Allen likely had to invest some time in working with printers and compositors to achieve the format he desired for his advertisement the first time it ran in any of Boston’s newspapers. That facilitated the process for subsequent insertions since he could simply submit a copy from a previous publication with any revisions marked, trusting the compositor to replicate a design already established.

March 21

GUEST CURATOR: Zachary Dubreuil

What was advertised in a colonial American newspaper 250 years ago today?

Essex Gazette (March 21, 1769).

“CHOICE green Coffee.”

In this advertisement William Vans attempted to sell some items, including “CHOICE green Coffee.’ Green coffee had to do with the beans. Heather Baldus, the collections manager at George Washington’s Ferry Farm and Historic Kenmore, says, “In the 1700s, when you purchased coffee from your local merchant it most likely was in the form of bags of green beans.  The burden of turning those beans into the perfect cup of coffee was on the consumer.” When roasting the person doing it had to make sure that the beans were constantly turning so they would not burn. Then the person could use a coffee grinder, which was common and inexpensive in Europe, although most people in the colonies used a mortar and pestle to turn the beans into a powder. Finally, the person would put the amount they wanted with water, either boiling or infusing it. In addition to drinking coffee at home, some colonists went to coffeehouses. Coffeehouses began to pop up in colonial America in the eighteenth century. They were a mixture of a café, tavern, and inn. During the consumer revolution, coffee became a staple drink for early Americans.

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ADDITIONAL COMMENTARY: Carl Robert Keyes

At a glance, William Vans’s advertisement for “CHOICE green Coffee” and other goods appears to be the same advertisement from the Essex Gazette that guest curator Luke DiCicco examined last week, a second insertion that ran in a subsequent issue. For the most part, that was indeed the case, but the notice that ran in the March 21, 1769, edition did feature one notable difference compared to the first iteration. It did not include the place and date on the final line: “Salem, March 13, 1769.” What explains the alteration?

Most likely the compositor exercised discretion in dropping the final line of the advertisement, choosing to do so in order to make it fit in the final column on the last page of the March 21 issue. Six notices comprised that column. In addition to Vans’s advertisement, Benjamin Coats and Susanna Renken each ran advertisements for a “fresh Assortment of Garden Seeds,” Samuel Hall promoted a pamphlet for sale at the printing office, Benjamin Marston of Marblehead offered the Misery Islands for sale, and Peter Frye and Nathan Goodale published an estate notice following the death of Ebenezer Bowditch. All six advertisements ran in the March 14 issue. With the exception of Vans’s advertisement, all of them appeared in the March 21 edition exactly as they had the previous week.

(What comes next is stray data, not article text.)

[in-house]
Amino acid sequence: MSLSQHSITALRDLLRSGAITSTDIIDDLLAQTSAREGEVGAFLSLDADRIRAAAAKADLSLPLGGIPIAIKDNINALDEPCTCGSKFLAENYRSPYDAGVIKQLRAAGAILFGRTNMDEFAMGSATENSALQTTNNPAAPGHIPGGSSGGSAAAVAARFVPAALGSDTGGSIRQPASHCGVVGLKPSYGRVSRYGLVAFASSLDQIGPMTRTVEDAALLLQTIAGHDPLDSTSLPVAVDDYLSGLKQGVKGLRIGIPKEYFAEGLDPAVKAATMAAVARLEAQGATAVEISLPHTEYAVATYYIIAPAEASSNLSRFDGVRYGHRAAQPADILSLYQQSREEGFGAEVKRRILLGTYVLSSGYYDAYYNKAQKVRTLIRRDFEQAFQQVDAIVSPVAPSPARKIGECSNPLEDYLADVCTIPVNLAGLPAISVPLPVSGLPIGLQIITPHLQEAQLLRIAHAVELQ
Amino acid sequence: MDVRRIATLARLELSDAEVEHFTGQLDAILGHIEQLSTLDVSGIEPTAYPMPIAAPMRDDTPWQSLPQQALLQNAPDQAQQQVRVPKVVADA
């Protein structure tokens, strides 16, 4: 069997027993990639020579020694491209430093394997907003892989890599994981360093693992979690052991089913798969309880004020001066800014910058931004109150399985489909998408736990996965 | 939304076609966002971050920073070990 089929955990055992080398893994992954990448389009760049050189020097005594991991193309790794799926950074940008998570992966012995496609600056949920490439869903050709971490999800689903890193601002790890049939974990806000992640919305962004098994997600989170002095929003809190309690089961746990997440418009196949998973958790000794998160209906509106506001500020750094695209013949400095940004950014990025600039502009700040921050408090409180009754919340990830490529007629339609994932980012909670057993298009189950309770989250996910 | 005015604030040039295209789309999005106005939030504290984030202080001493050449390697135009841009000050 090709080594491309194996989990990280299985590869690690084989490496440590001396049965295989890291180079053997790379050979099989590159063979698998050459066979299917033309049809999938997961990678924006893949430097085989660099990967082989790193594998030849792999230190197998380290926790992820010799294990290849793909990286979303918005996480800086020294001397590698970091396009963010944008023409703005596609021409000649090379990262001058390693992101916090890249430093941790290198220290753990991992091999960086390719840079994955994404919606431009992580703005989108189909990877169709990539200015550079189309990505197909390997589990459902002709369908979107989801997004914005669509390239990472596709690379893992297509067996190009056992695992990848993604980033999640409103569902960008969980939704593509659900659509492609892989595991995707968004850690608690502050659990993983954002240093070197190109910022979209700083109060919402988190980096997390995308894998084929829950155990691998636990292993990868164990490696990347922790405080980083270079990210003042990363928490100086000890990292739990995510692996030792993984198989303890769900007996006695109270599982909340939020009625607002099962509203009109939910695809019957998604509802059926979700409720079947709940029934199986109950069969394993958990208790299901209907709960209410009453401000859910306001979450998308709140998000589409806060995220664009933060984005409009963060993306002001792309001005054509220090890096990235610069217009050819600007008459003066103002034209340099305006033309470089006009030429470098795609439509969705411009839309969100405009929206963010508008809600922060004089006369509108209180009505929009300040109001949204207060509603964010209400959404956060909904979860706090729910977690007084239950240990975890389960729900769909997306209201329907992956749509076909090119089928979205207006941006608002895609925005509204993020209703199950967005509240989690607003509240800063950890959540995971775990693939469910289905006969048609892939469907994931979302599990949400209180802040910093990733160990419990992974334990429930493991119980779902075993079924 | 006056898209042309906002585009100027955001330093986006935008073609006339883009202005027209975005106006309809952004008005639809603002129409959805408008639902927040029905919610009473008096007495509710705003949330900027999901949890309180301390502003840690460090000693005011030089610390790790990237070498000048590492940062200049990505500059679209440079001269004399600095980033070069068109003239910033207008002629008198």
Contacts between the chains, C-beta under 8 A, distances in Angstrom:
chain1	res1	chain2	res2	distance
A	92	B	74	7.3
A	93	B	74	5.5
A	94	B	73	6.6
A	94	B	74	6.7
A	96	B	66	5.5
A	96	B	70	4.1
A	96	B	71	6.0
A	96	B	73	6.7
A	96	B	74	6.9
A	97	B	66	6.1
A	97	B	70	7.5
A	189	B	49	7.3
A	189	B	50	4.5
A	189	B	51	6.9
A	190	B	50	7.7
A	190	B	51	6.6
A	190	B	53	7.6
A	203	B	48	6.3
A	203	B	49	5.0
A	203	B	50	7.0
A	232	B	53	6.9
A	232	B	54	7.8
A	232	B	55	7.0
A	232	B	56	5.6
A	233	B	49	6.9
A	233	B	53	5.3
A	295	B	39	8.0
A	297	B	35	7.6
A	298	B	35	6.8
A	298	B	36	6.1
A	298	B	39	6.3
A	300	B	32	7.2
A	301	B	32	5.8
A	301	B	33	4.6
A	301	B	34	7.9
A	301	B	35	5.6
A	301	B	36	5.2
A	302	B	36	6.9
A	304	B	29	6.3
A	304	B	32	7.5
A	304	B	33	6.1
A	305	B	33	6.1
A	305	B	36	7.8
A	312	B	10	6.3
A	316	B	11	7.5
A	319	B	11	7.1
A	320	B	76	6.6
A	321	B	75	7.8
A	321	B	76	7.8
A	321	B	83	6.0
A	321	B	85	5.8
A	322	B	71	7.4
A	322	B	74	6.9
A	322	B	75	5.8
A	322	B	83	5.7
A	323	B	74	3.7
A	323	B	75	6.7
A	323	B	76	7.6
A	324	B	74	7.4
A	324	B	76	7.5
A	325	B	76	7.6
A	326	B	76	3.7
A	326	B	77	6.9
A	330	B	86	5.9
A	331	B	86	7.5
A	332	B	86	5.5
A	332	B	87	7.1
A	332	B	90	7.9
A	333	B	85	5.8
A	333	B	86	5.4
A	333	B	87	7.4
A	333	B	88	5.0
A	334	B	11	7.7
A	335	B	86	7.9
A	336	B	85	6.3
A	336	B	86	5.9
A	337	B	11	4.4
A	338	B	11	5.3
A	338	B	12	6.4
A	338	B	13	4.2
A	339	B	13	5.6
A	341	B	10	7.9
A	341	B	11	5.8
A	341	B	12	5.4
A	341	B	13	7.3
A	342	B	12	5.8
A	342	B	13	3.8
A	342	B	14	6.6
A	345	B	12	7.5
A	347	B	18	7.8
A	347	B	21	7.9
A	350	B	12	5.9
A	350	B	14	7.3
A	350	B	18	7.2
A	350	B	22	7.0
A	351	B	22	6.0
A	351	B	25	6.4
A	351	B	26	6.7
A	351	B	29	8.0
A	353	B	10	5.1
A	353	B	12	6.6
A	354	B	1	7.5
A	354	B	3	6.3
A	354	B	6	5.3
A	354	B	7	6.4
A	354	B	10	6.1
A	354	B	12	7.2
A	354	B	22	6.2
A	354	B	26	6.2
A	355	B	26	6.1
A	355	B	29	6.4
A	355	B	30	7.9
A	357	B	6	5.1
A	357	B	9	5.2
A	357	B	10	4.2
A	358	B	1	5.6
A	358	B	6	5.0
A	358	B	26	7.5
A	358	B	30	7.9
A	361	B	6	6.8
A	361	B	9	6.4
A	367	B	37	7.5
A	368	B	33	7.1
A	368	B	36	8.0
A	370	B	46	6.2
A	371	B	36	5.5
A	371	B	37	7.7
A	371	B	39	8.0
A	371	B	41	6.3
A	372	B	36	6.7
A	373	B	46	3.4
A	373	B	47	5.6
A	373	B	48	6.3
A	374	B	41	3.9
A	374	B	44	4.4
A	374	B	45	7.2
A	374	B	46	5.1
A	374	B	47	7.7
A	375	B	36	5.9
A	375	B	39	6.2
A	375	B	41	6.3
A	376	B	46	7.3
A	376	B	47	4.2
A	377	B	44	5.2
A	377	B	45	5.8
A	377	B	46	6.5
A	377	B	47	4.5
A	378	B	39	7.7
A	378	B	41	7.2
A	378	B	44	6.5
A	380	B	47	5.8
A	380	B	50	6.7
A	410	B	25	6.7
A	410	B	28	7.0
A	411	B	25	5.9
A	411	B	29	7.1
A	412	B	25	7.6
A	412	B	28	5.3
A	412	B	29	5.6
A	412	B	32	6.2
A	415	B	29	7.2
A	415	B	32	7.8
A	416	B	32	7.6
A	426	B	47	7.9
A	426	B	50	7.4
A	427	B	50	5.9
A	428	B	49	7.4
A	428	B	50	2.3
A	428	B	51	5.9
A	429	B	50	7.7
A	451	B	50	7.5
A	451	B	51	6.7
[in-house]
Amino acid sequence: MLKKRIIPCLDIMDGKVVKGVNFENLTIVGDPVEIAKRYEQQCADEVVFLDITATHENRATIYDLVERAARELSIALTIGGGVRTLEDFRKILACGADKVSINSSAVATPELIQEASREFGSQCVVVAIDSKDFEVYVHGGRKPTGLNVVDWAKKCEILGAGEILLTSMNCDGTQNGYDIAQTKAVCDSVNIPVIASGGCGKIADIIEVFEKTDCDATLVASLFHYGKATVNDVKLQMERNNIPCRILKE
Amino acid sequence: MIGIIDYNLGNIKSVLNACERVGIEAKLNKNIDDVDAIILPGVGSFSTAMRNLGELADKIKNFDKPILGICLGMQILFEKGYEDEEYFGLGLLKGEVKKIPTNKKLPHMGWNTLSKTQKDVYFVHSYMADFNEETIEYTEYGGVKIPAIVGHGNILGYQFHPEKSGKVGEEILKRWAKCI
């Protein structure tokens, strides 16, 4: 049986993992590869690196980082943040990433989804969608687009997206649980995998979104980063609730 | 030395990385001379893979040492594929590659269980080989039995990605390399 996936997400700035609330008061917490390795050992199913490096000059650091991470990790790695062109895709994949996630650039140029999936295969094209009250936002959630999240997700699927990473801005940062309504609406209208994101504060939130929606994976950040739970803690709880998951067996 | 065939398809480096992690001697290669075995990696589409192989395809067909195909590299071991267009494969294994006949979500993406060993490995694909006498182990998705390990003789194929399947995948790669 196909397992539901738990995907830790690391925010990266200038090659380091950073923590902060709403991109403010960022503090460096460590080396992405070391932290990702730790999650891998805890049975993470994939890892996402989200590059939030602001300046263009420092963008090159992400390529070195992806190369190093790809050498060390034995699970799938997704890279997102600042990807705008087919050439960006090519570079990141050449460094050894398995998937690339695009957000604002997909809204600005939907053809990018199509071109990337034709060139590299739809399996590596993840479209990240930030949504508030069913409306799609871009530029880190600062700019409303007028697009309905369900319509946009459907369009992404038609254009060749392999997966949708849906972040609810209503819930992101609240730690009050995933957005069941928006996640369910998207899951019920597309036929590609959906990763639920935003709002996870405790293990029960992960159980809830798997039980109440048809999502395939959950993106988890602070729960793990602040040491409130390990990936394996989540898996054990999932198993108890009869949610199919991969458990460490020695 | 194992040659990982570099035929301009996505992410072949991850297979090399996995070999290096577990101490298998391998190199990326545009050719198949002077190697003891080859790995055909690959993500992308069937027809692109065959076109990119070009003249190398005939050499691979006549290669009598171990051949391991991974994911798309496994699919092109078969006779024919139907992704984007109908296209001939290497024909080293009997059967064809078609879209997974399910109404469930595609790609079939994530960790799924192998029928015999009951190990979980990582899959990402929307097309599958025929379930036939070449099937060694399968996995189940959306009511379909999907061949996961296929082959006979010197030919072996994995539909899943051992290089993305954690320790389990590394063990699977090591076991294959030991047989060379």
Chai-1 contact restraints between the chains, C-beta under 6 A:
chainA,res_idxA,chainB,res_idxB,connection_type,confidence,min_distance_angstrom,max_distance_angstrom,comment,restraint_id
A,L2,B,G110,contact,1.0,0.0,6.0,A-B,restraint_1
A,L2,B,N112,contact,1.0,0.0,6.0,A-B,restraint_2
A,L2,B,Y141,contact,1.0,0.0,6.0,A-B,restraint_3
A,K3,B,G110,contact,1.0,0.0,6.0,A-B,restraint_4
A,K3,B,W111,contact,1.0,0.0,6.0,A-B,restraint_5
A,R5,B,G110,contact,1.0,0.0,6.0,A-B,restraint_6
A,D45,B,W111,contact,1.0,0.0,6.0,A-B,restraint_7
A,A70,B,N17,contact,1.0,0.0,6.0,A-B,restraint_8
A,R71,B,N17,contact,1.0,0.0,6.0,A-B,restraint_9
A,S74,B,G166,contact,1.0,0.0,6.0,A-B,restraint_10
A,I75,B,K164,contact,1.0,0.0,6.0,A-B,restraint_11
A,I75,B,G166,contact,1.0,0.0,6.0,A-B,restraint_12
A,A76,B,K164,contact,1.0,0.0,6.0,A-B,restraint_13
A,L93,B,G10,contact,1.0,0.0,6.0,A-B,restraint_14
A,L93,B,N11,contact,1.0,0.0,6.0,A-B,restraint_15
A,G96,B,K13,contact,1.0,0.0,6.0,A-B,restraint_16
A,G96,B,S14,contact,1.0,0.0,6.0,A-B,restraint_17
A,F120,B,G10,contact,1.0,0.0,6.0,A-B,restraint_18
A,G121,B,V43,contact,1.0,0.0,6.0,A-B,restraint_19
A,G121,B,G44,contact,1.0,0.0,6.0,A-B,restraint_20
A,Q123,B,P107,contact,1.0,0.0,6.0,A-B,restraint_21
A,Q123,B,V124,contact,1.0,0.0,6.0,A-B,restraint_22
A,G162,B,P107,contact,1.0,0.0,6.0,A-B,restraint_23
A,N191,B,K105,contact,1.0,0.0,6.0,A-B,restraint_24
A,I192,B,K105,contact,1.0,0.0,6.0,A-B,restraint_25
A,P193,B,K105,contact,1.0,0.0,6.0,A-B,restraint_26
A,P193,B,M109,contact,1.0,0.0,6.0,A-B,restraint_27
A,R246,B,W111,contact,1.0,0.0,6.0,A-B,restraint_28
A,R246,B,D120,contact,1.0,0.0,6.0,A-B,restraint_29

Had the compositor not removed the final line from Vans’s notice, all six would not have fit in a single column. Most likely the compositor had looked for a convenient means of reducing the length of one of the advertisements. Two of them, Vans’s advertisement and the estate notice, included final lines listing place and date, lines easily removed without making it necessary to otherwise reset any type. The estate notice, however, needed the date because it specified that Frye and Goodale would continue to settle accounts at a local tavern “on the last Friday of this and of the five Months next ensuing.” Since such advertisements sometimes ran for weeks or months, the date at the end was imperative. Vans’s notice, on the other hand, did not require the date, facilitating the removal of that line. The compositor most likely made that decision without consulting the advertiser.

While these particulars may seem insignificant, they help to demonstrate the division of authority exercised by colonists involved in the production of newspaper advertisements in the eighteenth century. Advertisers usually generated copy, but compositors determined graphic design elements. In this case, the compositor made a slight alteration to the copy in the service of the format of the entire page on which the advertisement appeared.

March 12

GUEST CURATOR: Luke DiCicco

What was advertised in a colonial American newspaper 250 years ago this week?

Georgia Gazette (March 8, 1769).

“Samuel Elbert HAS JUST IMPORTED … NEW-ENGLAND RUM.”

This advertisement features a series of items that recently had been imported into Georgia by a trader named Samuel Elbert. Some of the items included soap, “CALIMANCO SHOES,” and New England rum.

Who was Samuel Elbert? Originally I was not expecting to uncover much about this advertiser, but I learned that he was an American merchant, politician, and officer during the Revolution. According to the Georgia Historical Society, Elbert started as a merchant and served in the colonial legislature as well as being a captain of a grenadier company. However, once fighting started, he decided that he wanted to serve in the war. He received a commission as an officer because of his wealth and social status. He rose up the ranks and was promoted to brigadier general in 1783 after years of service. He was later elected governor of Georgia. It is important to know about the many different people who participated in the American Revolution. Elbert may not be as famous as other officers, but he played a major role in the southern campaigns. Like other officers and soldiers from diverse backgrounds and occupations, he helped with defeating the British.